• That is so sad. I wish I could talk to her. She needs to find someone good on the subject and help her understand that the only person she ever has control over is herself. Poor dear. I lived in Spokane in 1962. I now live in Maple Valley 50 miles south east of Seattle. She has to understand some about mental illness and separate herself from him. That is hard because she is truly part of him. But if you have say a cancerous leg and it is removed to save your life you always remember that leg but realize that keeping it would have killed you. So you have a simple burial ceremony and honor it and then you move on. I did not do any thing to become bipolar. I am not as bad as your husband. My mom was around mercury when she worked for a dentist who hand mixed and squeezed the mercury out. My mom had mercury poisoning when she was carrying me. I was always considered high strung. I had my first full blown episode at 28. I have never wanted to harm anyone but myself and have been severely depressed. My doctor considers me in remission. I am not. I just handle it. Your daughter needs to understand her dad could not help. I was on Lithium for a while. I hated it, back many years ago. Food tasted metallic and my personality was flat as a pancake. I am usually very creative. I lost all of that. I understand why people resist taking it. I took one drug that changed my hand writing and my voice became shrill. Pardon my misspelling if it happens.. I am dyslexic.I hope your daughter sees that she is trying to repair people and realizes that is impossible. Dr. Jordan Peterson a common sense psycologest in Canada has lots of YouTube sessions. Check him out and see if any of his talks might help your daughter.Thanks for your comment.I wrote this blog after a friend told me his daughter had been diagnosed as bipolar. I copied some of my earlier post and gave them to him so he could understand from someone who was and is bipolar. It sometimes runs in families. Check out EFT on line. Emotional Freedom Tecnique. It is a tapping that helps emotions. I have used it for ten years. It is amazing. I bought a book from amazon by a man with the last name Craig. We can talk maybe later.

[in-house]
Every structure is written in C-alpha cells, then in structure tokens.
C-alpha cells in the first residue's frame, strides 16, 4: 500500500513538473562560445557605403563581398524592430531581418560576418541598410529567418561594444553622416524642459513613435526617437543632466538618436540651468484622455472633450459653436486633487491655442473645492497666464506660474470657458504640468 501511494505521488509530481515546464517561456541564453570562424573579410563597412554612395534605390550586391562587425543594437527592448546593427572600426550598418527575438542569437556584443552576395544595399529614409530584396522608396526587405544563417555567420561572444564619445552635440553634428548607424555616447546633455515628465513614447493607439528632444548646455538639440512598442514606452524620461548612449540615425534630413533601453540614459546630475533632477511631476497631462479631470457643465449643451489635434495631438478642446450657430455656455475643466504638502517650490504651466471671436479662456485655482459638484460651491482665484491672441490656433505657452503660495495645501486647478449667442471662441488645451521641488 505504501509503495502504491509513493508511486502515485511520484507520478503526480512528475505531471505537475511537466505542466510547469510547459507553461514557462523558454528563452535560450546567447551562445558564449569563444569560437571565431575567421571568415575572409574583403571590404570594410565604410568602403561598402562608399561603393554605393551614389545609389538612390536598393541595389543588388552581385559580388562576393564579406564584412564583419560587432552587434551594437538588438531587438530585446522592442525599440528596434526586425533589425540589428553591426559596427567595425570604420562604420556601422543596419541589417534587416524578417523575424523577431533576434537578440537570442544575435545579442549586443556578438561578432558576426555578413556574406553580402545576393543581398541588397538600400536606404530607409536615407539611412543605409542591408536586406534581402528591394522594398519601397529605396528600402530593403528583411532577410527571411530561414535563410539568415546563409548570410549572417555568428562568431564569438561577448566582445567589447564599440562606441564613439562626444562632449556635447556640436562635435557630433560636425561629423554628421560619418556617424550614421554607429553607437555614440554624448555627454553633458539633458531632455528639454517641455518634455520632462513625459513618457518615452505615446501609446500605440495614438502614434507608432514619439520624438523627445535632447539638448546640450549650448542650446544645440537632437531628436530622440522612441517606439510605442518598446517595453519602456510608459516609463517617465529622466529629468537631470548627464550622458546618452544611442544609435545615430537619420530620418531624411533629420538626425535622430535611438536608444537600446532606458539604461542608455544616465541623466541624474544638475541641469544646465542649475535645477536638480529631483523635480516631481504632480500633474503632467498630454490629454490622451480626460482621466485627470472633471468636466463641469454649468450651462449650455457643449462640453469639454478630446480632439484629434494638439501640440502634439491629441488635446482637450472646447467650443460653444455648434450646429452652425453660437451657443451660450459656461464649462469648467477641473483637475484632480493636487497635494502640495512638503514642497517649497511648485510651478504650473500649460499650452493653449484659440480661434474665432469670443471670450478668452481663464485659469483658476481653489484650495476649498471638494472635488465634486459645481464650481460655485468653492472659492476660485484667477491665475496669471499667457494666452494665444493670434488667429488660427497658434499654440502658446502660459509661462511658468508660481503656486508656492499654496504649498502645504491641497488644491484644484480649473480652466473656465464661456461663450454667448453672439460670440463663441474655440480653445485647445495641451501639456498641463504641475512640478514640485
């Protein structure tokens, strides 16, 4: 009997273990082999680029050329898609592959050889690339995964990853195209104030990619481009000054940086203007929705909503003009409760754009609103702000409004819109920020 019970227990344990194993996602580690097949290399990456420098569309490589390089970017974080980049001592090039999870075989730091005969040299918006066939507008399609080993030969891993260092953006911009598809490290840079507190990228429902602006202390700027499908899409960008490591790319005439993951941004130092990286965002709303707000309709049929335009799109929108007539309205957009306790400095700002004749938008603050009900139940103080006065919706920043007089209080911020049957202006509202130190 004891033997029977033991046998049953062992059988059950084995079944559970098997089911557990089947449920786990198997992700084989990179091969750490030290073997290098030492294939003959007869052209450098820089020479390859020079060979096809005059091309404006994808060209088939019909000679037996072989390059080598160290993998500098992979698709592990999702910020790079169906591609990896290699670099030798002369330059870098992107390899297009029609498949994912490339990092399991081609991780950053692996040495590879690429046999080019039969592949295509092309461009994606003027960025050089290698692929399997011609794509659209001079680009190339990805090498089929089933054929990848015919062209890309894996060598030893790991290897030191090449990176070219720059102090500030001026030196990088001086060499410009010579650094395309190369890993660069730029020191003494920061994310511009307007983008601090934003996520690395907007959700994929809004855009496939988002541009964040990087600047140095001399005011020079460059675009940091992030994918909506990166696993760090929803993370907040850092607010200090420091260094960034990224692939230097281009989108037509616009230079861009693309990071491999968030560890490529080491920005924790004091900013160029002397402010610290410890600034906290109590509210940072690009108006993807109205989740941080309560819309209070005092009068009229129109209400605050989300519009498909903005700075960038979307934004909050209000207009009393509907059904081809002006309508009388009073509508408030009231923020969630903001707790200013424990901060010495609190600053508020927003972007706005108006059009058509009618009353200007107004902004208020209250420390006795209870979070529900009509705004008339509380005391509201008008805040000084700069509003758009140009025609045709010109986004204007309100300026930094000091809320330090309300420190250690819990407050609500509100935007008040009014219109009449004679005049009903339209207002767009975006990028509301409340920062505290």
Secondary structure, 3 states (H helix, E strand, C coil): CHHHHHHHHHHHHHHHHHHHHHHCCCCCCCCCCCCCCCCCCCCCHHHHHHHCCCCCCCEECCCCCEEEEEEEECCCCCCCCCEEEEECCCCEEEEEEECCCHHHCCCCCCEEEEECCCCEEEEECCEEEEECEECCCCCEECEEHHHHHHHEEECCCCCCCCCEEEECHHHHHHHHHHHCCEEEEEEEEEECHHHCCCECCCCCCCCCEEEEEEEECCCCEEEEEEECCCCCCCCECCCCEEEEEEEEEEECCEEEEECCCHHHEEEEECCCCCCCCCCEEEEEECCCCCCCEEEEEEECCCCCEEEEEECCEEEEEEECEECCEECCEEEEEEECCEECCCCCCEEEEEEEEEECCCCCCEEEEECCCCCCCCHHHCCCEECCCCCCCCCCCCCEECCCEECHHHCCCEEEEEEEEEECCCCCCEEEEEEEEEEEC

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  2. Yvonne Knickerbocker says:

    Thank you. I will check out those things. I had a hard time refinding this post, sorry. I’m not very experienced with blogs–my daughter is. I told her about my conversations with you on this subject and she is eager to hear more about it. I will check back and talk more with you about it.

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    • We could also talk on messaging or Skype video or message their. I am willing. Sometime talking to someone with some first hand knowledge even if it is not exactly like the person you are referring to helps. You can go to my page and then keep scrolling down to what you want to see. The majority of my stuff on mental issues is in 2014. I don’t believe in accidents. I think we are talking for a reason. Just my belief. We can even talk via email or telephone. I can share that info in messaging. Let me know what direction you want to go. Here is public. We could figure out more private places to talk or if you like this public place it could help others seeking answers. I feel no shame in talking about my experiences of being bipolar and about my failures and successful moments. That is how we learn.